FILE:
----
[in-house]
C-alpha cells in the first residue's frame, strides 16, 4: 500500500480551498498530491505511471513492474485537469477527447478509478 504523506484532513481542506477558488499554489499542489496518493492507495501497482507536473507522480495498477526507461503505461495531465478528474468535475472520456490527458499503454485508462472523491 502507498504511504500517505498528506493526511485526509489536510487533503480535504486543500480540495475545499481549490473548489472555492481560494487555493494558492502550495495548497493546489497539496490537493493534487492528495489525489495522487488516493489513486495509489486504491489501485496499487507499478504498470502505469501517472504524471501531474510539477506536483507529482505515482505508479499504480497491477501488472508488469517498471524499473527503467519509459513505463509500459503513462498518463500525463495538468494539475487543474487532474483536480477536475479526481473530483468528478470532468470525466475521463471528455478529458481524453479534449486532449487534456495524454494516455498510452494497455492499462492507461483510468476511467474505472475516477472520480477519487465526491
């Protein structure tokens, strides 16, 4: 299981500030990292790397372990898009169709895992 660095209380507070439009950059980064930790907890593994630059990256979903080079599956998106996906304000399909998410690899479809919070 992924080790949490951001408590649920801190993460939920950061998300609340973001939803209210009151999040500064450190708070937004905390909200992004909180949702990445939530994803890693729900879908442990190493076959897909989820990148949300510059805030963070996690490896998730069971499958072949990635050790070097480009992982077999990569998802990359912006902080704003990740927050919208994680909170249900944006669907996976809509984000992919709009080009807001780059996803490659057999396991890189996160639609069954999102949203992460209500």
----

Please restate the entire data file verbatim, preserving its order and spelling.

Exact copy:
[in-house]
C-alpha cells in the first residue's frame, strides 16, 4: 500500500480551498498530491505511471513492474485537469477527447478509478 504523506484532513481542506477558488499554489499542489496518493492507495501497482507536473507522480495498477526507461503505461495531465478528474468535475472520456490527458499503454485508462472523491 502507498504511504500517505498528506493526511485526509489536510487533503480535504486543500480540495475545499481549490473548489472555492481560494487555493494558492502550495495548497493546489497539496490537493493534487492528495489525489495522487488516493489513486495509489486504491489501485496499487507499478504498470502505469501517472504524471501531474510539477506536483507529482505515482505508479499504480497491477501488472508488469517498471524499473527503467519509459513505463509500459503513462498518463500525463495538468494539475487543474487532474483536480477536475479526481473530483468528478470532468470525466475521463471528455478529458481524453479534449486532449487534456495524454494516455498510452494497455492499462492507461483510468476511467474505472475516477472520480477519487465526491
């Protein structure tokens, strides 16, 4: 299981500030990292790397372990898009169709895992 660095209380507070439009950059980064930790907890593994630059990256979903080079599956998106996906304000399909998410690899479809919070 992924080790949490951001408590649920801190993460939920950061998300609340973001939803209210009151999040500064450190708070937004905390909200992004909180949702990445939530994803890693729900879908442990190493076959897909989820990148949300510059805030963070996690490896998730069971499958072949990635050790070097480009992982077999990569998802990359912006902080704003990740927050919208994680909170249900944006669907996976809509984000992919709009080009807001780059996803490659057999396991890189996160639609069954999102949203992460209500």